top of page

History of the Ag Soceity

How it Began

When it was created in1885 it was simply called the “Norfolk and District Agricultural Society”, as it is on the stamp. “Westbourne, set up as a municipality in 1877 was the first in Manitoba. Norfolk was cut off from it and in turn was divided in 1882 (forming North Norfolk).” Because the Assiniboine River and the hills were deemed an obstacle to business of the Society the name was changed to the “North Norfolk and District Agricultural Society #2”

Early Directors

Not a great deal is known about the society in its early days. The Hon. Walter Clifford was the first President, and Wm. Hay was the first Secretary-Treasurer. The first Directors included Stephen Thompson, James Muir, and Wm. Cairns. The first women Directors recorded were: Mesdames H Giffin, Duncan Shaw and Richard Muir. WB Gilroy was Secretary-Treasurer for 35 years and was given credit for much of the organizations early success. Tom Clark served after Gilroy for 25 years. There were 10 directors listed in 1901 and 59 directors in 1967, for Centennial celebrations. In 1897 the president was A L Alton. George Moffat, James Richardson, W Cairns in 1905 and C Street followed Cairns in 1907.


The “Nor’West Farmer and Manitoba Miller” of 1885 reports that the first exhibition of the North Norfolk Agricultural Society was held during October in MacGregor. The second exhibition was held in Austin and would then alternate for some time until it was held permanently in MacGregor. Austin hosted the annual Dominion Day Sports, which also started in 1885.


In 1908 and 1909 there was no exhibition due to lack of interest and low membership rates By 1910 the society had re-organized, and the fair on October 7 was deemed a success. They recognized the need to work with other groups and in 1911 the Ag Society, the Rink, the Athletic Co, and the Publicity and Development League met to “consider the advisability of getting a piece of land for exhibitions and athletic purposes.”

Housing the Fair

In 1912 these three groups secured 14 acres north of the tracks from the CPR, ranging from Grafton N to highway #350 to house the agricultural shows and all athletic games. A 160’ X 60’ skating / curling arena had been built on this site in 1908, just behind the current East End Grocery, and had housed the fair. A separate exhibit hall was built in 1914; Sidney Brick and Tile Co donated a carload of bricks for it. It is interesting to note that in 1914 this hall was labeled “MacGregor Agricultural Society”. Later a show ring with announcer’s booth was added; sheds were built for sheep and pigs along the track. Poultry was also shown.

A great wind storm/cyclone in 1926 (or 1928) took the center out of the arena. It was repaired - two cars were raffled off to pay for it - but a new arena was built in 1930. Snow cracked the rafters on this arena in the late ‘60s and the decision was made that the town and the RM would build a new arena further north on town land previously owned by Harv and Merle Chant. It included what had been ‘Tom Lamb’s bush’ (part of the golf course) on the east side, to the Centennial Park and Norfolk Manor now on the west side. The Ag Society turned its land south of the track over to the town for town use, in exchange for the right to use the new arena for its fairs. Some barns were moved to the new location, other new
ones were built there. So the NorMac Centre was built in 1971. Part of the golf course is built on land designated for Ag Society use; in the spirit of compromise #4 hole is not used during the fair.

Ag Society Grants

Having the Agricultural Society onside was a definite boon for building the arena. They were able to access sizable grants ($95,000) because this was designated as a multi-purpose building. As the total cost of the new structure was about $300,000 this was no small contribution. The Ag Society still accesses grants to help in the upkeep of the out buildings – the shed roofs have been clad in steel, and semi-permanent horse and cattle rings have been built. Special fair attractions over the years have included the King Farmer competition from 1983 to 1987, tractor driving and welding competitions, truck rodeos, horseshoe tournaments and antique tractor pull. Kids’ attractions have included baby animal fairs, dog shows, calf scrambles, ‘mutton bustin’, bike rallies and scavenger hunts, a bicycle rodeo, pony rides, and ‘Whiz Kid’ and ‘Jr. Aggie’ competitions.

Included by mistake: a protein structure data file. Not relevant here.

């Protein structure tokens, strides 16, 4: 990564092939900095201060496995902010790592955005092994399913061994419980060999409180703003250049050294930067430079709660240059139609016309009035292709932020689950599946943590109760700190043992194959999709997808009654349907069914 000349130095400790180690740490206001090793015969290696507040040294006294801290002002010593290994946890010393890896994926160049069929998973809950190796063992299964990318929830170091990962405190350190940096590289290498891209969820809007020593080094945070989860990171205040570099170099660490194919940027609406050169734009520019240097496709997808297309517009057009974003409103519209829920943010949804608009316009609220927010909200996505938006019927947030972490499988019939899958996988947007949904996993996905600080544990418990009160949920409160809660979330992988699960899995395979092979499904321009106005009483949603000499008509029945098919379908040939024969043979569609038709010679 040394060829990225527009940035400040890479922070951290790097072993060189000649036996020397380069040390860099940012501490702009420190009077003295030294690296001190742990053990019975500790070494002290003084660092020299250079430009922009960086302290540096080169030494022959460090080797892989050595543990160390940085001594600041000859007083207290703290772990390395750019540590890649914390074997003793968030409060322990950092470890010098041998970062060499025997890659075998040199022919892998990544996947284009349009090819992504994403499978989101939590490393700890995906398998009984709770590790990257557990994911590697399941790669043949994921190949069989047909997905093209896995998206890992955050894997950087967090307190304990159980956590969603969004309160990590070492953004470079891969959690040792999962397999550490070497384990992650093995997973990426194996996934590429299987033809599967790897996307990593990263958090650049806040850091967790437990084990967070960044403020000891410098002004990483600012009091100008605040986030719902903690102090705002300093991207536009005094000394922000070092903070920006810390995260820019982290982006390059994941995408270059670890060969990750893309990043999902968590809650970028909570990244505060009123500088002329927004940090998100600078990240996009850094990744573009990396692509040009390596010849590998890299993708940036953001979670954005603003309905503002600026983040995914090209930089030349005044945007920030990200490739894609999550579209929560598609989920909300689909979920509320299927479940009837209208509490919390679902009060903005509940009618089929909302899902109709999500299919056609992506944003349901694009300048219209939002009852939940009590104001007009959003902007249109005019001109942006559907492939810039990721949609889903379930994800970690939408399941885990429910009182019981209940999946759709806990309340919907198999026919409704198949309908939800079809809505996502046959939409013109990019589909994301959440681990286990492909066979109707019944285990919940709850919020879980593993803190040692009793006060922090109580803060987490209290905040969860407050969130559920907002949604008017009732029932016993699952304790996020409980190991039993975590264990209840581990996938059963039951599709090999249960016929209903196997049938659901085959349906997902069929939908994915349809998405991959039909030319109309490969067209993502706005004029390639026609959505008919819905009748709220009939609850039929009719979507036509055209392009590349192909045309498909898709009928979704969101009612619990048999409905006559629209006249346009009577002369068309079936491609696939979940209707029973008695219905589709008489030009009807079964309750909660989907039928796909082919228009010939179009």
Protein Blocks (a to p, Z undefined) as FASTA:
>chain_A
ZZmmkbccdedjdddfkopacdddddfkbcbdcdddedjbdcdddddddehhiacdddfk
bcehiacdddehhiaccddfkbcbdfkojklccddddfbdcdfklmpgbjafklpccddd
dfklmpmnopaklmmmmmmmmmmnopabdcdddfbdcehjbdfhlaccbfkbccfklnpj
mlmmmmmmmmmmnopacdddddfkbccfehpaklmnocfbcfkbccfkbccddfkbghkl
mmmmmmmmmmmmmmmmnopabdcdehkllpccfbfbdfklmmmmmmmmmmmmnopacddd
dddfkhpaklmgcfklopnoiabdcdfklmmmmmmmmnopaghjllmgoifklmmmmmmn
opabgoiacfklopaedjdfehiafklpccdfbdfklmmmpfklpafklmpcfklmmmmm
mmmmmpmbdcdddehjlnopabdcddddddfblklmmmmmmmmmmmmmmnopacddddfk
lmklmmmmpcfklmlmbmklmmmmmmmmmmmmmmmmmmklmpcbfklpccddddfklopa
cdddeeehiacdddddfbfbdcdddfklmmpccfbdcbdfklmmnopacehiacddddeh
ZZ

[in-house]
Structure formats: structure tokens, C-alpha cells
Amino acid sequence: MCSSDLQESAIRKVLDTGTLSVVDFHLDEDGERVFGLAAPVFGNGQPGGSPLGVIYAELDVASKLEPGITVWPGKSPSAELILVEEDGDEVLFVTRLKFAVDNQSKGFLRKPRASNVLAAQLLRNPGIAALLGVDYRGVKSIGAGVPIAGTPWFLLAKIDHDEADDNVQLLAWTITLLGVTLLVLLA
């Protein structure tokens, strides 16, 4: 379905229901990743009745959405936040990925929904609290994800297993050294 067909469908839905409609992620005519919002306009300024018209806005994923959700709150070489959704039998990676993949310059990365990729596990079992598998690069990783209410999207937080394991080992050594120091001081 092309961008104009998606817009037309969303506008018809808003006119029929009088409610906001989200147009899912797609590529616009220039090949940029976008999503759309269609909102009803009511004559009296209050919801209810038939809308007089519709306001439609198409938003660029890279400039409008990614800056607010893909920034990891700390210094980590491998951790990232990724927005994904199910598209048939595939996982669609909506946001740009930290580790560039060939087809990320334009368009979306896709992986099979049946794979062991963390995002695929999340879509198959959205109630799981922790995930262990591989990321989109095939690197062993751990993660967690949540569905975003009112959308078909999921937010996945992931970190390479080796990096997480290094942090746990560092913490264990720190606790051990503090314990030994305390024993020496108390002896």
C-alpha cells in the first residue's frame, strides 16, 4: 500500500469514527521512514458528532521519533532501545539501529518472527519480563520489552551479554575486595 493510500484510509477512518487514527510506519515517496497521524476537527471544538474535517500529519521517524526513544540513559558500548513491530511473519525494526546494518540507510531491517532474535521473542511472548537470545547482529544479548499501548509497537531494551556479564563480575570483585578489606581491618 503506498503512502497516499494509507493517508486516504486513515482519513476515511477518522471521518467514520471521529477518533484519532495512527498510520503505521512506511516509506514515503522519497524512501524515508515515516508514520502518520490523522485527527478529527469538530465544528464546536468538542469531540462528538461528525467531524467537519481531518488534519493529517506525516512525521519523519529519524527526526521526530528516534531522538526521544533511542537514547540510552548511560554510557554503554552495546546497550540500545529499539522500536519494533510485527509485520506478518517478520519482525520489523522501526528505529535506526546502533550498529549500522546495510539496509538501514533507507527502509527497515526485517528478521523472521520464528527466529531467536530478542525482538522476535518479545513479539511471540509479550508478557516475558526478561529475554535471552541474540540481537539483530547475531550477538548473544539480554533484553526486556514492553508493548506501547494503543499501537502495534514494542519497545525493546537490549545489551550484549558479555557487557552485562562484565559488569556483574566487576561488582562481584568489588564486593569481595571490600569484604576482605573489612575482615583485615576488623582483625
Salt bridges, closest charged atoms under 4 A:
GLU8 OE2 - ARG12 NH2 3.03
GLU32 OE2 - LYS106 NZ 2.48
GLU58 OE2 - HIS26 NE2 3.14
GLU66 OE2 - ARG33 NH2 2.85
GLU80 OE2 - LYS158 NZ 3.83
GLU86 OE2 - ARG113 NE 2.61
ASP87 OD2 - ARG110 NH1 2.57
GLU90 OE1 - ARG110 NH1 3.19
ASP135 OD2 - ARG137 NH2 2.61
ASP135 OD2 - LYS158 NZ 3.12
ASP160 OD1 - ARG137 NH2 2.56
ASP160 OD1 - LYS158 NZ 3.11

4-H has played an important role in the fairs since the 1950s with several clubs holding their achievements then. Beef club calves were auctioned off at the 4-H rally in Portage until in the late 1950’s local clubs had their own rally day and sale at the MacGregor fair. North Norfolk clubs over the years include Austin, Bagot, Beaver, Firdale, MacGregor, Path Head, Orangeville, Pine Creek, Rosehill, Rossendale, Sidney and Springbrook with projects in beef, swine, sewing and garden clubs to mention only a few.

In 1997 the fair was host to the newly formed Rodeo. For 7 years an excellent show drew many people. But...2003 was the year of BSE, and the cattle industry and agriculture in general was devastated. The committee felt it could not ask a stressed industry for the money needed to stage a show of this caliber. So unfortunately that chapter came to an 2019 Bull Bash was held with great success.


The homecraft displays that once were a big attraction of the fairs were dropped in 1996 but brought to life again in 2016 for 4 years until covid hit.


The animals – the light and heavy horses and the cattle have remained the basis of the fair. For a few years in the 1980’s animal displays, and from 1986 to 1990 dairy cattle, replaced cattle breed shows. The horses have weathered ups and downs and are quite strong. 4H beef and horse clubs round out the roster for a fine show.

Besides the Fairs

The Ag Society held plowing matches on farms around the municipality. The first annual was on June 17, 1913 at the home of Mrs. Thomas Collier. Walking plow prizes were awarded to OK Bilton, John McIlwaith and Wm. Sims. Gang plow winners were: Adam Ingleton, W Shaw, and D Roberts. The sweepstake prize, a $70 silver trophy presented by Municipal Council, was won by OK Bilton. The Ladies’ prize of $10 for the best-dressed team went to Wm. Shaw. Sports were played during the day.